Just how far will they move into marketing?
Amazon Go’s ‘Just Walk Out’ technology spells the end of supermarket checkout staff. We’ve seen this coming for some time. Now, middle and higher income jobs are endangered, according to this weekend’s Sunday Times (still delivered in paper form by a human delivery person).
At high risk from ‘robots’, amongst others, are insurance underwriters, accountants and auditors and at medium risk are judges and economists. Even dental hygienists are under threat.
When chess computers have to play each other because mere humans can no longer beat them, then, perhaps, there is some truth in robots replacing many jobs. Happily, for occupational therapists, surgeons and psychologists the report suggests they will see out their days unchallenged.
Marketing people do not appear to be threatened, because they have to make decisions that can’t be automated, but they are reliant on some services that could change dramatically over the next few years.
There’s little to suggest that procurement cannot be handled completely by robotics. Many RFIs are already handled online, what’s to stop all legal aspects of appointment being handled in the same way? Indeed, what’s to stop the auctioning of projects to a wide range of businesses that have already passed through online assessment? It will be just another step in the direction of dehumanising client/consultant relationships that were once based around trust and the simple shake of a hand.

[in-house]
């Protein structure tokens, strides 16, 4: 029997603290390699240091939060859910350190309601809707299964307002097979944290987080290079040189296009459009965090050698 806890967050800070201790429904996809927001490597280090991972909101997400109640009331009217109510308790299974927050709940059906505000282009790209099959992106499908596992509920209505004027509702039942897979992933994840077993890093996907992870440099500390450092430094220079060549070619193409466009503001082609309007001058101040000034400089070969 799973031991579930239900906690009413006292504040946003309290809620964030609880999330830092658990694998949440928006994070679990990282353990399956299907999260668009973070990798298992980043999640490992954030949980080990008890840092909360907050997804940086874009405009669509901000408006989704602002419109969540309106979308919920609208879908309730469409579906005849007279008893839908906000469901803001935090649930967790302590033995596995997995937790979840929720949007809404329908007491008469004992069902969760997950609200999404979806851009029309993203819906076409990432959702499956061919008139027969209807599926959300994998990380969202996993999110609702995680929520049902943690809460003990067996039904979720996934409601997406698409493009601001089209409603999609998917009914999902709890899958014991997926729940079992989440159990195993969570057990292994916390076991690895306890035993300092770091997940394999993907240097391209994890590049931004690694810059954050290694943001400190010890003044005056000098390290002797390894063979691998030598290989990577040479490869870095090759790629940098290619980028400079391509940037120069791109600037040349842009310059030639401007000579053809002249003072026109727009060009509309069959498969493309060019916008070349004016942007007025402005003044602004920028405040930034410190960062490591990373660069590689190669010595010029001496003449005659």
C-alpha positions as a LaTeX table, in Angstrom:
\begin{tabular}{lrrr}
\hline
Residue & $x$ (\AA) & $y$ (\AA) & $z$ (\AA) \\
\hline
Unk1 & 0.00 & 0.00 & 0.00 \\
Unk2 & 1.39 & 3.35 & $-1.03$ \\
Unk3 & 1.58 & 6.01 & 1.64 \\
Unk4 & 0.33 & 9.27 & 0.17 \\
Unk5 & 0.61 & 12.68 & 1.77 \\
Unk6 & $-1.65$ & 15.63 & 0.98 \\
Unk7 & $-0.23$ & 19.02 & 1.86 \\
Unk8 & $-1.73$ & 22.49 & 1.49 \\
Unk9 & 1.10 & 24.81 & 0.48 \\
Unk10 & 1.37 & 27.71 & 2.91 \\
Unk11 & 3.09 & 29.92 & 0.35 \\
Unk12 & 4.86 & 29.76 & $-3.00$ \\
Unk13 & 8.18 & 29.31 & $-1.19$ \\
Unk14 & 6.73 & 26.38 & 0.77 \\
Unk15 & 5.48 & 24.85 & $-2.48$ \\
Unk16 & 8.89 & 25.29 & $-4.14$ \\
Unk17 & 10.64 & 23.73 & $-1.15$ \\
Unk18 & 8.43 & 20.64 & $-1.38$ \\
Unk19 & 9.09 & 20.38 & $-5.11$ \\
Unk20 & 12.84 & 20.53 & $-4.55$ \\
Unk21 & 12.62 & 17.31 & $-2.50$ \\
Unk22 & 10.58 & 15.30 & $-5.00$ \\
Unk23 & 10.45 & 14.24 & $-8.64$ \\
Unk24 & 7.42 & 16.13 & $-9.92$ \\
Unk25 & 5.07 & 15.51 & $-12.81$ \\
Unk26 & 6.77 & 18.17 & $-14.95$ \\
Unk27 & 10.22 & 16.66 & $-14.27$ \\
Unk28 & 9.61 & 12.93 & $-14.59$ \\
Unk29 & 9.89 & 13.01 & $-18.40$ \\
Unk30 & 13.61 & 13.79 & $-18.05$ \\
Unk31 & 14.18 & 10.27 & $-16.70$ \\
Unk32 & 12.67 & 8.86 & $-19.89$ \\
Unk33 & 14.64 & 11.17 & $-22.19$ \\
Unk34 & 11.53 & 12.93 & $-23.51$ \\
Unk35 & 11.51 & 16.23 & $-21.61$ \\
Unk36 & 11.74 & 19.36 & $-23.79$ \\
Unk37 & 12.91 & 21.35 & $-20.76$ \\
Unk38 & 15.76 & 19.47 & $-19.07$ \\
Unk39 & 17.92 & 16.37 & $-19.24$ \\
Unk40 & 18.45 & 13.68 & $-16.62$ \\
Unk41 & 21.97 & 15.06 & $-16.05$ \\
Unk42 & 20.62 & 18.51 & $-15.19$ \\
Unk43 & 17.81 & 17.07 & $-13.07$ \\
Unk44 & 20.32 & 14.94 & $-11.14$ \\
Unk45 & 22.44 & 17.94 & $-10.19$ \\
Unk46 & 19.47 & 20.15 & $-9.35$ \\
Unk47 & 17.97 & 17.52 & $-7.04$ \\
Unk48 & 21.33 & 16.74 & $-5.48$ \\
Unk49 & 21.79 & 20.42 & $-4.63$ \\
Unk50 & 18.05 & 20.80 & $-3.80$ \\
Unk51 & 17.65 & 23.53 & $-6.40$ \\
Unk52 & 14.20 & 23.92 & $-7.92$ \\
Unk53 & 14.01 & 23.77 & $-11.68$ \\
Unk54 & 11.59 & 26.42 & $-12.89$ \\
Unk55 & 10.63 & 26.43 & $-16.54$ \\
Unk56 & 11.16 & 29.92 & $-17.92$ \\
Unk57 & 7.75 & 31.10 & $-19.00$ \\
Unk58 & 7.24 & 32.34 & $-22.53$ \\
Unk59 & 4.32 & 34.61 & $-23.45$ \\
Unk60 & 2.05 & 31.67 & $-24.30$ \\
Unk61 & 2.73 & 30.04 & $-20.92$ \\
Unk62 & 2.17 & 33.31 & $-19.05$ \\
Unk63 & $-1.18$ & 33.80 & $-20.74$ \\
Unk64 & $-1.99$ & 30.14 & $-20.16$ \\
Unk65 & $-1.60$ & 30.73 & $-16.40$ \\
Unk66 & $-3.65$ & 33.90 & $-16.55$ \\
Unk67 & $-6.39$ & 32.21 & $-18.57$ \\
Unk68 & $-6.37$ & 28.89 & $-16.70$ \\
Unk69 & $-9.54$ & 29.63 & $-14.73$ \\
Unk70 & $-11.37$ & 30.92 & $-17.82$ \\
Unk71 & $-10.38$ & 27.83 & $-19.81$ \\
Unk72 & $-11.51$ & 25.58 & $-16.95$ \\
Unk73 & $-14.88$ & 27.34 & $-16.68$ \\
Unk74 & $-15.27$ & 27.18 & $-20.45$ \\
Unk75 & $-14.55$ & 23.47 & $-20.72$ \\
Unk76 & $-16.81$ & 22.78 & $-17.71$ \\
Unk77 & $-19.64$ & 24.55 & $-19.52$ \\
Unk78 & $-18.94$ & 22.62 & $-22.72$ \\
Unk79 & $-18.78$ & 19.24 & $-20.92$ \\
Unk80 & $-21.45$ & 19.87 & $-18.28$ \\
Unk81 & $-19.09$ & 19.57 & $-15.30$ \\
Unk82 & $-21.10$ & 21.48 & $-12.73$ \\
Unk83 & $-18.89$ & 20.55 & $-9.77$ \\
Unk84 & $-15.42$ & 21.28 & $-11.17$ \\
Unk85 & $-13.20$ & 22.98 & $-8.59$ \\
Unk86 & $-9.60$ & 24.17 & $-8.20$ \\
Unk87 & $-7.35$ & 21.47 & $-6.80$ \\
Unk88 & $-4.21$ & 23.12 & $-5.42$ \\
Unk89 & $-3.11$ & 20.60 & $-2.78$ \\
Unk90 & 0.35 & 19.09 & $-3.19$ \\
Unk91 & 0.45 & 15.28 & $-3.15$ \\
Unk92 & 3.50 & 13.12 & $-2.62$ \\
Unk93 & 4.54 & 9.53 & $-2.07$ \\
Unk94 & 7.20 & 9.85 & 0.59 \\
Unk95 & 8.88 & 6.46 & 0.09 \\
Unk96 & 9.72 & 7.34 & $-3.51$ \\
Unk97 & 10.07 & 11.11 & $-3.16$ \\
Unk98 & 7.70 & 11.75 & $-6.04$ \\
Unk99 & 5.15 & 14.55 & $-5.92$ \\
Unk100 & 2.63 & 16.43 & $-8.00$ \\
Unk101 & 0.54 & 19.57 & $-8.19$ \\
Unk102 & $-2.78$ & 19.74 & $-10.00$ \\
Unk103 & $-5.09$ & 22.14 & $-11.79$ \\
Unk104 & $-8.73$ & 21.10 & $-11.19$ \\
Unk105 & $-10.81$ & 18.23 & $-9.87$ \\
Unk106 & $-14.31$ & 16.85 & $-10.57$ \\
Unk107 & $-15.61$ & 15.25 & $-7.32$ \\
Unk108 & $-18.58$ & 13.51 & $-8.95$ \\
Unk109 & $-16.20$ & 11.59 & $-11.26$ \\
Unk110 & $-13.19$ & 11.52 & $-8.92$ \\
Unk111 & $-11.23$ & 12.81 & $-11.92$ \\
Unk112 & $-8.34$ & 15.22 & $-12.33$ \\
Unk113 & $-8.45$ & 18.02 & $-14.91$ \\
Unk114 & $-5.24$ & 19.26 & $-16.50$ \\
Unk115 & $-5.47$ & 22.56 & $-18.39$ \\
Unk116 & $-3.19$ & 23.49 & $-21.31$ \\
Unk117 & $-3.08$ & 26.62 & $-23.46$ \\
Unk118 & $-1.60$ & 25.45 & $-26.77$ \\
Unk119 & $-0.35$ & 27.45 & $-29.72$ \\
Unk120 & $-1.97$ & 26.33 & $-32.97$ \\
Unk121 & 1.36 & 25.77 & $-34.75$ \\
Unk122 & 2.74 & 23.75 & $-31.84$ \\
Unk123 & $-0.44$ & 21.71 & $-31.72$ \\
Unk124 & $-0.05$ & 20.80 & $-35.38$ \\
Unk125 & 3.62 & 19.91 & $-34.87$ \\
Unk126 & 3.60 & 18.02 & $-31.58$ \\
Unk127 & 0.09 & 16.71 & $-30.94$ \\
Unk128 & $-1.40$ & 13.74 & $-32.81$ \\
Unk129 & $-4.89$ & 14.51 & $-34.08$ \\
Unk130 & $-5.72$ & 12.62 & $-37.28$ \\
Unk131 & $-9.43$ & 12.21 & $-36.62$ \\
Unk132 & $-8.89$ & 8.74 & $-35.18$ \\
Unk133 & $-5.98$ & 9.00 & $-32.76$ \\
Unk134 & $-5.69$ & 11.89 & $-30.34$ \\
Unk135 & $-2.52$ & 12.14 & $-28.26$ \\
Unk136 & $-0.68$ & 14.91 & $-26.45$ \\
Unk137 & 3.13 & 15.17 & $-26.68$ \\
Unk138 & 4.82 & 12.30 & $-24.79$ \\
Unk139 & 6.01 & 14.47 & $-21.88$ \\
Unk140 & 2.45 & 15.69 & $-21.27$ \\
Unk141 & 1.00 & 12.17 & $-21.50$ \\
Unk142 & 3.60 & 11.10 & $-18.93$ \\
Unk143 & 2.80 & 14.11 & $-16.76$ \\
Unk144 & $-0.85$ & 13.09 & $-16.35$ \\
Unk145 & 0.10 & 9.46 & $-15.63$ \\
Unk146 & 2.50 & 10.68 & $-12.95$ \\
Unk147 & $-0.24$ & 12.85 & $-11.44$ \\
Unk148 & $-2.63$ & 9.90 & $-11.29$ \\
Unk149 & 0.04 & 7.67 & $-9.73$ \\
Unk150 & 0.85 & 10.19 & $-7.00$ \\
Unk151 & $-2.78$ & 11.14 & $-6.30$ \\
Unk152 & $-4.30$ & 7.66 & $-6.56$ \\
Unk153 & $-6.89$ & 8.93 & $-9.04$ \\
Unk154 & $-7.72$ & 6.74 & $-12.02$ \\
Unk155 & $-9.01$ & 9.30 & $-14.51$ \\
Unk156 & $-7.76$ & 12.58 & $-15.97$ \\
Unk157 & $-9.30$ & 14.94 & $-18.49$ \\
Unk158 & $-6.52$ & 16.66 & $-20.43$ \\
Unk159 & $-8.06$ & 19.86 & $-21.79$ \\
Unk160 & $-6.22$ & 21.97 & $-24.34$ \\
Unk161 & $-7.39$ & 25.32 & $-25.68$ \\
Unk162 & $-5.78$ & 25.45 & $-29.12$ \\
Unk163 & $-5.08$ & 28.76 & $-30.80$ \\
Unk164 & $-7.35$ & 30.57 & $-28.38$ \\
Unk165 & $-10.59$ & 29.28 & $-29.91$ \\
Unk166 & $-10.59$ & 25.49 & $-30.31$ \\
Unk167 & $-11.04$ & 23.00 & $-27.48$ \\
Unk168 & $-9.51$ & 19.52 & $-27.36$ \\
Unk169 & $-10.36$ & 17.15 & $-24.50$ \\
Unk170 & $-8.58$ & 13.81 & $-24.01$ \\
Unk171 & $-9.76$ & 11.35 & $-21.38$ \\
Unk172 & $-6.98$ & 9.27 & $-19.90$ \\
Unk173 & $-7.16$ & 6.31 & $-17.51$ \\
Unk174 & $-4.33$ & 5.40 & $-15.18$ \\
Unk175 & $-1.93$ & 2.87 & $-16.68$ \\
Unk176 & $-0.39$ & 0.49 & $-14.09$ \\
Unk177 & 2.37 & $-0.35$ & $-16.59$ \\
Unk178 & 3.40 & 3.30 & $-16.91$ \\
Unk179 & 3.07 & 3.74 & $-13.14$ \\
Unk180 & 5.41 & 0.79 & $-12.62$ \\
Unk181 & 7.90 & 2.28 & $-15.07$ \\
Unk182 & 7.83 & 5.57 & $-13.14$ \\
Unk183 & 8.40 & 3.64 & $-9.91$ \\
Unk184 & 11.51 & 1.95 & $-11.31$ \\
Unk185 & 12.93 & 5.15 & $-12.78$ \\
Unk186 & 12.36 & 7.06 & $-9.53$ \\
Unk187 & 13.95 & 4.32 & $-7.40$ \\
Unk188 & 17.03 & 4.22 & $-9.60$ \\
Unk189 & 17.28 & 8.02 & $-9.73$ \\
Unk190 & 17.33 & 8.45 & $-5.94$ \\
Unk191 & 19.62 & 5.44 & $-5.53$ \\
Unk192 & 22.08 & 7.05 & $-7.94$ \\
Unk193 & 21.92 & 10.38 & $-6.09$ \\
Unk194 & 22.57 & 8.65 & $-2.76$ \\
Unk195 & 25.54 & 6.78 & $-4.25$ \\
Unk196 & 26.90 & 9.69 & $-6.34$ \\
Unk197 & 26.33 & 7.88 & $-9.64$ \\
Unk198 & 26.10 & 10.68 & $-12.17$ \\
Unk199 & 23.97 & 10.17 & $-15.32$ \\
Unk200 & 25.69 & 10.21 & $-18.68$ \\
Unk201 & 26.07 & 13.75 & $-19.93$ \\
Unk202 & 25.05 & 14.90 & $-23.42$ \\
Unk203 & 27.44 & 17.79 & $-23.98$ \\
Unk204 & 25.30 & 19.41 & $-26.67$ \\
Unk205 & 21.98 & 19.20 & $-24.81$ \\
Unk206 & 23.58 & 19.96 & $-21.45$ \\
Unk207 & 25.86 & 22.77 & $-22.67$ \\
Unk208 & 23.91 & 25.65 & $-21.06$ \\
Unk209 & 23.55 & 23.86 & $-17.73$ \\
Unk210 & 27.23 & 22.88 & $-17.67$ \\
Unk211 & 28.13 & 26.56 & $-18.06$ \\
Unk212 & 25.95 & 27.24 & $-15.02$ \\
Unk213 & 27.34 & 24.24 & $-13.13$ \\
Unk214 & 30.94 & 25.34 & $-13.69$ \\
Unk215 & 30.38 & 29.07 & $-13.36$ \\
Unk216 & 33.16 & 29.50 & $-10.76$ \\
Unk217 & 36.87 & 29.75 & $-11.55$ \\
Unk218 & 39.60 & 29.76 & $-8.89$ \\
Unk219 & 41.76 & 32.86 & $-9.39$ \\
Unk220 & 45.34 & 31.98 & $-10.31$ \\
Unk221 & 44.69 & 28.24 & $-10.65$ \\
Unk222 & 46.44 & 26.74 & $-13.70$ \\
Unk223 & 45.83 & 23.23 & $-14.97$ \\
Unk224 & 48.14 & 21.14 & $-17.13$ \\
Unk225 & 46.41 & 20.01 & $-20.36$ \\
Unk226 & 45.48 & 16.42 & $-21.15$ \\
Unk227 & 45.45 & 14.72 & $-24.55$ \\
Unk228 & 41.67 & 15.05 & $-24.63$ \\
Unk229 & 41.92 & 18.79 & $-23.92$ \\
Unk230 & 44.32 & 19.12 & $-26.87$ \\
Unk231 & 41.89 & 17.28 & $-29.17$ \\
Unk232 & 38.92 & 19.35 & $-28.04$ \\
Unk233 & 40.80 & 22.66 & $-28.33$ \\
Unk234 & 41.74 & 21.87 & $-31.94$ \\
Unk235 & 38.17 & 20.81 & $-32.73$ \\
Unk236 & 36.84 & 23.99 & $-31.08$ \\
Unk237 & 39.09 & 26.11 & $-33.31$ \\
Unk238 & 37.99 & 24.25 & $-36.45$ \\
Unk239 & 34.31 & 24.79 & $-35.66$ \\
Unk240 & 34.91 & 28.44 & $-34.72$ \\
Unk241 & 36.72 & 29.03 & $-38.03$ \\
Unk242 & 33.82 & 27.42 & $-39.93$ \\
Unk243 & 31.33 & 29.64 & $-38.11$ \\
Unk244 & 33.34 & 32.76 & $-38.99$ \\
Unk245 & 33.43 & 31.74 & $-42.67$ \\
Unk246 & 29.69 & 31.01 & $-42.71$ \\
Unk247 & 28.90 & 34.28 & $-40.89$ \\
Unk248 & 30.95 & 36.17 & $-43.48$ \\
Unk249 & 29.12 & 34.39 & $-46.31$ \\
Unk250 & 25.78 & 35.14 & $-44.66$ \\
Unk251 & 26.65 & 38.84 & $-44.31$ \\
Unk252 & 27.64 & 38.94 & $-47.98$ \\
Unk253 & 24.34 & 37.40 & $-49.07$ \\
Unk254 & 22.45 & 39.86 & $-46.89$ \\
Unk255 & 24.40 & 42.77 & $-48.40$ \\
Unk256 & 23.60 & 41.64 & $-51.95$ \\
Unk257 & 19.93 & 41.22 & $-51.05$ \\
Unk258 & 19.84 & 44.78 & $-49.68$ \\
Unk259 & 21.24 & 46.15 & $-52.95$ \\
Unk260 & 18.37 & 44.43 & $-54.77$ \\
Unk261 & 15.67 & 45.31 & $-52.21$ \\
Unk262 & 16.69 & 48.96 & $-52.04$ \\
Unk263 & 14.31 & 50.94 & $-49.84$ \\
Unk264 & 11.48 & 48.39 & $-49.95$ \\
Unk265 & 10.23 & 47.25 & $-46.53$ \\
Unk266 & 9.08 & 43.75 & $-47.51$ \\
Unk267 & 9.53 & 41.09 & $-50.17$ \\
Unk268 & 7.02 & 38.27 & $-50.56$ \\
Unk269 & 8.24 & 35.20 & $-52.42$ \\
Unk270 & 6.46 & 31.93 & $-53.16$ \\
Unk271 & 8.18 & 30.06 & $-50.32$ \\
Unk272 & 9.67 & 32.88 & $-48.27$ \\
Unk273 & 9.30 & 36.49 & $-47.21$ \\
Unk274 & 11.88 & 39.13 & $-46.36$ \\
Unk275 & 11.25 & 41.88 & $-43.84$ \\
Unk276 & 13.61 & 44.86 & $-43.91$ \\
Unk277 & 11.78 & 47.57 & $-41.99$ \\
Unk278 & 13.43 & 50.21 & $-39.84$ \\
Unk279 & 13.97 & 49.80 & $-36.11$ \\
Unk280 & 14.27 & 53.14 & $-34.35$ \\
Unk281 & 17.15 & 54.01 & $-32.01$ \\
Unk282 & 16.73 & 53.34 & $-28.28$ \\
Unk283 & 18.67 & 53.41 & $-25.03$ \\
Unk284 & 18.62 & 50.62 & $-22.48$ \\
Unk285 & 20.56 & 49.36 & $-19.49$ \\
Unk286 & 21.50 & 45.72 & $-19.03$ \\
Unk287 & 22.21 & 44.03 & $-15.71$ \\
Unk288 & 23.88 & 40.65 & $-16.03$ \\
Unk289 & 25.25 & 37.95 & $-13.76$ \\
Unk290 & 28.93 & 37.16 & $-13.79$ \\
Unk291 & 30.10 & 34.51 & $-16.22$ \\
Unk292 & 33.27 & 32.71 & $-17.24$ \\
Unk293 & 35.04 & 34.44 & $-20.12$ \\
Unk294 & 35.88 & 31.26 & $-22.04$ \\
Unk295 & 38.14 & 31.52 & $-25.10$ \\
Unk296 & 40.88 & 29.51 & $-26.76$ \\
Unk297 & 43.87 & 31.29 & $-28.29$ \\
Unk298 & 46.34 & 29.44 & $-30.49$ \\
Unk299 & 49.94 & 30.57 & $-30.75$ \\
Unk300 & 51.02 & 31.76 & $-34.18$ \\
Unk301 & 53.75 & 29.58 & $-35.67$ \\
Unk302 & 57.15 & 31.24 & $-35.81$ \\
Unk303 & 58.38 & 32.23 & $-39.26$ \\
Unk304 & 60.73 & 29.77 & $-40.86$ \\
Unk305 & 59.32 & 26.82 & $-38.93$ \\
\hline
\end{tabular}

Consumer research could spread its wings into far greater automation. Imagine a research programme that learns, just as chess computers do, more about consumers every time they interact. Being online, it has the ability to speak to a vast number of people, to understand the particular nuances of how they see things courtesy of their social status and where they live. Automation will be able to tell us far more about people than we could ever glean. Computers don’t get tired and they keep on learning.
For designers who ‘maintain’ brands, as many of the bigger agencies do, automation could be a massive threat. If you seamlessly join research and design robotics, automating ‘brand tweaking,’ you’ve suddenly wiped half the agencies in the world. Refining logos, ‘premiumising’ and adding ‘wine values’ are grunt work for which many businesses charge a fortune.
One of the benefits of this roboticised future will be that we get to see the real value of ideas. They are the bedrock of great advertising and design and have been undervalued for far too long, sacrificed on the altar of pragmatics and brand conservatism.
Author: Richard Williams
 Amazon Go
 Sunday Times: Robots march on ‘safe’ jobs of middle class
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